Food Regulatory

African swine fever spreading towards Southeast Asia

Vietnam, Thailand and neighboring countries scramble to prevent contagion

BANGKOK — An African swine fever outbreak that began in China is heading toward Southeast Asia, alarming both authorities and pig farmers.

Since August, when it was first detected in the northeastern province of Liaoning, near North Korea, the highly virulent pathogen has spread to 21 Chinese provinces. There have been over 75 outbreaks, including three near Beijing, and more than 600,000 hogs have been culled. The number is a tiny percentage of China’s more than 700 million pigs, which make up about 55% of the global population, according to the United Nations Food and Agriculture Organization.

Pork is the primary meat in China, which means African swine fever, sometimes dubbed ASF, could undermine the country’s food industry and affect global food supplies. There is no vaccine against the exceptionally hardy pathogen, which has so far proved harmless to humans.

In early November, the virus was detected in the village of Guanfang, in the southwestern province of Yunnan, less than 200 km from Myanmar and Laos.

The speed of transmission is of particular concern. Vincent ter Beek, editor of Pig Progress, an animal husbandry magazine, noted that in Europe it took the virus 11 years to travel 3,000 km from Georgia to the Czech Republic.

“In China, however, the virus spread from Shenyang in northern China to Wenzhou, south of Shanghai, in about three weeks,” he said. “That equals a distance of 2,100 km.”

Workers disinfect passing vehicles after the latest African swine fever outbreak, on the outskirts of Beijing.   © Getty Images

On Nov. 26, Thailand’s Department of Livestock Development reported that ASF had been detected in sausages that Chinese tourists had brought with them on a flight from the city of Chengdu to Chiang Rai, according to Thai media reports. Chiang Rai is in the north of Thailand and near Myanmar and Laos.

The department in September banned the import of pigs and pork products into Thailand, stationing personnel at borders and in airports to enforce a quarantine, according to earlier news reports.

Jeerasak Pipattanapongsophon, deputy director-general of Thailand’s Department of Livestock Development, in October admitted the situation is grim. “If the disease spreads into Thailand,” he said, “it will cause massive damage to the country’s pig-farm industry.”

Thailand’s pork industry, worth $3.3 billion a year, is considered the region’s most advanced. Charoen Pokphand Foods and Betagro together account for some 40% of production. By some estimates, up to 80% of Thai pork is raised on large farms, which should improve biosecurity and quality. Cambodia, Laos, Myanmar, and Vietnam raise hogs in far more basic conditions.

Vietnam shares similar concerns with Thailand. Cambodia, which sits between the countries, is trying to work with officials in neighboring countries.

In Myanmar, 90% of “domestic pork production currently relies on smallholders” and is “inefficient by international standards,” according to The Myanmar Times. The situation is similar to that in China, which leaves the country vulnerable to the outbreak.

In Cambodia, there are fears the fever could decimate the country’s pork industry. “[ASF] is a major concern for our farmers,” Srun Poav, director of the Cambodia Livestock Raisers Association, told The Phnom Penh Post in early September. “If this disease spreads to our country, the industry could collapse. The virus could kill all the pigs in the country within a week of its introduction in Cambodia.”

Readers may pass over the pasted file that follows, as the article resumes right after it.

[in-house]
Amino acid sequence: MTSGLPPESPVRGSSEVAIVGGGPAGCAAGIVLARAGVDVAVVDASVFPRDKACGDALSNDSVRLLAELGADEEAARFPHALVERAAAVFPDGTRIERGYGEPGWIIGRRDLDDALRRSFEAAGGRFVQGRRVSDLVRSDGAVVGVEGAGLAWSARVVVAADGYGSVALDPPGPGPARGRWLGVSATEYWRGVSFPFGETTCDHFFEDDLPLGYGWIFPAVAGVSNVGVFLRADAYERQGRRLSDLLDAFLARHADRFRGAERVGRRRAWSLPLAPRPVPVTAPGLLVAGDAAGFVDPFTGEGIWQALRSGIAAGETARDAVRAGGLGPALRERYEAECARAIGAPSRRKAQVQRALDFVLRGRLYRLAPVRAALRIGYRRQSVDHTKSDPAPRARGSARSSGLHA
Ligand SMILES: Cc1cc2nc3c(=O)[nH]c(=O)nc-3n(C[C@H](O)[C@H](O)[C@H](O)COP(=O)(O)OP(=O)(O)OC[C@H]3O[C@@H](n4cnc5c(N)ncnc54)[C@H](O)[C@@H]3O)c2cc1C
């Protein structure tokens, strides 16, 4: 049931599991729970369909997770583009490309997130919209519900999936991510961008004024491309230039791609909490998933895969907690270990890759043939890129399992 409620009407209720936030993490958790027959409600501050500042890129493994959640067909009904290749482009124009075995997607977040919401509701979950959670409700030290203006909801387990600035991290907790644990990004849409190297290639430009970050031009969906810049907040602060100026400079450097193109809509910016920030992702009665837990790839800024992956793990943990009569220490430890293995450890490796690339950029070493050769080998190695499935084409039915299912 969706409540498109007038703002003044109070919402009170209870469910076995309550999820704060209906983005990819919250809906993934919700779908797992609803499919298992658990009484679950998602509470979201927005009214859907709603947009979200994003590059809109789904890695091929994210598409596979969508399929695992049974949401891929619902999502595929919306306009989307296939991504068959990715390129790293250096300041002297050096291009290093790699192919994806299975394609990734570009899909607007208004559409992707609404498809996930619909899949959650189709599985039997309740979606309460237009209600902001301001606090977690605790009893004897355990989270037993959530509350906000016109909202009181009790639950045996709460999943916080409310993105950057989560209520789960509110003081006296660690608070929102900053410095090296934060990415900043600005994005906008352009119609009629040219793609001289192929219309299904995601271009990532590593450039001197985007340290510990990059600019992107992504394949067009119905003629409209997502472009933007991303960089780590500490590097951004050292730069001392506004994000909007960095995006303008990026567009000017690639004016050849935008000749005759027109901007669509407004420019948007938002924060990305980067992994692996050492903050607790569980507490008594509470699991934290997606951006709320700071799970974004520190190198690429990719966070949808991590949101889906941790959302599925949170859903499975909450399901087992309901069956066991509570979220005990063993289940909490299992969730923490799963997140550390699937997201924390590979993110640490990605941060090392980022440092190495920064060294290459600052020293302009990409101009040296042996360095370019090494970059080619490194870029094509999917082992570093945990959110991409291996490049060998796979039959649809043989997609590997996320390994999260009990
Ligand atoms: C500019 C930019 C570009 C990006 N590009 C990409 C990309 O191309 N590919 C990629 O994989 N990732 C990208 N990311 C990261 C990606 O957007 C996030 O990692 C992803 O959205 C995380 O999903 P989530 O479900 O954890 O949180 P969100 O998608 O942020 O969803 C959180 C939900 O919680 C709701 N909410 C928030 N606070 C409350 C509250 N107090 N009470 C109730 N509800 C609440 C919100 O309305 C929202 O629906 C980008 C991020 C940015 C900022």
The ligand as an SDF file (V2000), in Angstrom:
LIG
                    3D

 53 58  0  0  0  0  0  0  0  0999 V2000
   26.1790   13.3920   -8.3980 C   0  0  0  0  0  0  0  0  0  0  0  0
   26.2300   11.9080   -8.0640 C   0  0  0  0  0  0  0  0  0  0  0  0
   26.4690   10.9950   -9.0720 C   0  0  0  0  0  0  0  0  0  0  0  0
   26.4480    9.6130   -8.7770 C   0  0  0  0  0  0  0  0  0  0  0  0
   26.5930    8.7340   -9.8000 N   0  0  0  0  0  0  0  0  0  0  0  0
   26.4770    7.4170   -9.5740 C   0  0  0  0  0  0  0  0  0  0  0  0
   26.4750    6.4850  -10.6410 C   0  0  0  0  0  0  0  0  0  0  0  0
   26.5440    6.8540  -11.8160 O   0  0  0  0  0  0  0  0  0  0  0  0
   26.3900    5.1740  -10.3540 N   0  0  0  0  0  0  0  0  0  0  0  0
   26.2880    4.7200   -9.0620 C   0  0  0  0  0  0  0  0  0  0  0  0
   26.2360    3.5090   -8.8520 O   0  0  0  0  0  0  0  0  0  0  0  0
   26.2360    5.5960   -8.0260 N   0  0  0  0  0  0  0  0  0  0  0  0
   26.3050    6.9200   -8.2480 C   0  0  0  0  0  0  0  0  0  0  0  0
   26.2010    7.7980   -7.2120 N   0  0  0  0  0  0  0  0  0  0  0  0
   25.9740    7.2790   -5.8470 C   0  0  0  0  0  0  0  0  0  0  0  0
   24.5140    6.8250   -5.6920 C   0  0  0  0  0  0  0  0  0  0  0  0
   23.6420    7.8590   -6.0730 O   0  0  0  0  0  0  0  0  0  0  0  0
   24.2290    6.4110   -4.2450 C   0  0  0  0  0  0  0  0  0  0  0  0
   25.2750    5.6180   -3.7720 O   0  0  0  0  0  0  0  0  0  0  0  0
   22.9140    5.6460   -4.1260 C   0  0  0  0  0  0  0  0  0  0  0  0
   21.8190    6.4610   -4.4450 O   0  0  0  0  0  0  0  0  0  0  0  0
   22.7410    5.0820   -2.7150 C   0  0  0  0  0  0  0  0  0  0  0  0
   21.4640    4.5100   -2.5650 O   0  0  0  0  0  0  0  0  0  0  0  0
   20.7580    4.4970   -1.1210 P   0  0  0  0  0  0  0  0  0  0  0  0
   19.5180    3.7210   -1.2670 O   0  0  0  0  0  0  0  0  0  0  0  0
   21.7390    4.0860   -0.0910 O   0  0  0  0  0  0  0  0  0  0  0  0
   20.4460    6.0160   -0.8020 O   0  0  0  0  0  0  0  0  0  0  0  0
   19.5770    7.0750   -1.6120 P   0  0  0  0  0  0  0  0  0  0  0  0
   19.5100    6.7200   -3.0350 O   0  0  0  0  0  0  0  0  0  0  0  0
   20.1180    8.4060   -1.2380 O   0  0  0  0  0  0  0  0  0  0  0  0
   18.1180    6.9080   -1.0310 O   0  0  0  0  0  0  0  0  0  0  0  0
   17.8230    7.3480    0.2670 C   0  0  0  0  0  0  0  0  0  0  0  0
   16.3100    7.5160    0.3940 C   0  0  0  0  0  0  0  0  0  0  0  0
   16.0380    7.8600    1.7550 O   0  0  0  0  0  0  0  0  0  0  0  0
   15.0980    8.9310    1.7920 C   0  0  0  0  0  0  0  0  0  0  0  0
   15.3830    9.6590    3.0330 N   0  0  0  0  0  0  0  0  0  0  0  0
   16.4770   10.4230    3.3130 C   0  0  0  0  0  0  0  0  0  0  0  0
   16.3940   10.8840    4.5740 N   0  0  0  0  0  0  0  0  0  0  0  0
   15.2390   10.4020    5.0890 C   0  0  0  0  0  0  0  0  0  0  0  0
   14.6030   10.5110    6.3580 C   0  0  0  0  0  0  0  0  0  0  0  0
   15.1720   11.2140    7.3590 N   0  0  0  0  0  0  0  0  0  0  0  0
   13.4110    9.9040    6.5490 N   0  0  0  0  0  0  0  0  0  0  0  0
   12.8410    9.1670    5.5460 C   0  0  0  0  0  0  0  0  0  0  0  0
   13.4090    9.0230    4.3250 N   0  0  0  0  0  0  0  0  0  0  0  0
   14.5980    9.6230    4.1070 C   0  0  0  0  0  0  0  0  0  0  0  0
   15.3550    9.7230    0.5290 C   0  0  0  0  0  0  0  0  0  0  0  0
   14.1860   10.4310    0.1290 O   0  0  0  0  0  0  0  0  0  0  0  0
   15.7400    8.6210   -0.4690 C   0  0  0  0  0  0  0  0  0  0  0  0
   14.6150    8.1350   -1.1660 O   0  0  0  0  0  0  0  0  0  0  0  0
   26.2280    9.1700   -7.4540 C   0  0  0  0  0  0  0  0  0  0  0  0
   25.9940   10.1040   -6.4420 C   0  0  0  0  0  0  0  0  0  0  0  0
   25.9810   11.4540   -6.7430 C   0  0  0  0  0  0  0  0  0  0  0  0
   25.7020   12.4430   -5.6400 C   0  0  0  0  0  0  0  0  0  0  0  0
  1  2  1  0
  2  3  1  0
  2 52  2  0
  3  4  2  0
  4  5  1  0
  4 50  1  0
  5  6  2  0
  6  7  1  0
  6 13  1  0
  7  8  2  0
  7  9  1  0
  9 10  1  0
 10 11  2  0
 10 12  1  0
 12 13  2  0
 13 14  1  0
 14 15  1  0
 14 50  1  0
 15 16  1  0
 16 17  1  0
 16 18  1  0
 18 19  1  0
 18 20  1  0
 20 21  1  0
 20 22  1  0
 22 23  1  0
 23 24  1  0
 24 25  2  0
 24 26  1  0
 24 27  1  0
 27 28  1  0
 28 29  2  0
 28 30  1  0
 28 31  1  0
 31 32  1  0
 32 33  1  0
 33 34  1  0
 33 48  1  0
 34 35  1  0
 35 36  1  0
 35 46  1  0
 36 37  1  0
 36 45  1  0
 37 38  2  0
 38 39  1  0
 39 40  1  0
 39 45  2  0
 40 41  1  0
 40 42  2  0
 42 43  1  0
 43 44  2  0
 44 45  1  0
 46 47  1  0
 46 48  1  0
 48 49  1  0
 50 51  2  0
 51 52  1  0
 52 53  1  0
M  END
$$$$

More than half of China’s hogs are raised in unhygienic backyards that are virtually impossible to regulate. Many pigs are also fed kitchen waste, or swill, which may contain infected pork. Chinese authorities have implicated swill in 23 ASF cases so far, while only one case has involved a wild boar. The pathogen can be transmitted by ticks and in pork products. People can also spread the virus if it gets on their shoes or clothing or in their vehicles.

In early September, the FAO convened an emergency conference in Bangkok to review the threat from China. Officials from Cambodia, China, Japan, Laos, Mongolia, Myanmar, the Philippines, South Korea, Thailand and Vietnam received a dire warning from Wantanee Kalpravidh, Asia regional manager for the FAO’s Emergency Center for Transboundary Animal Diseases. “It’s critical that this region be ready for the very real possibility that ASF could jump the border into other countries,” she said.

A case of swine fever has already been reported in central Japan. As a result, Taiwan has banned imports of live pigs, pork and related products from Japan. The government in Taipei has also banned the online sale of meat products from China, according to Focus Taiwan.

North Korea is a wild card. The border it shares with China is close to where the outbreak began, but the country is known for its reporting deficiencies.

China is home to the world’s most voracious pork eaters — the average Chinese consumes 28.5 kg in a year, according to Statista. Volatile pork prices carry serious inflationary risk and could trigger social unrest. Indeed, the government maintains frozen pork reserves as a safeguard.

There are signs of growing desperation. Having slapped a 25% tariff on U.S. pork in the middle of the year, Beijing in late November had little choice but to place its largest order since February. The U.S. Department of Agriculture confirmed that China had ordered 12,732 tons of pork, of which 3,348 tons will be shipped this year.


Source: D. Faulder, AsiaNikkeiReview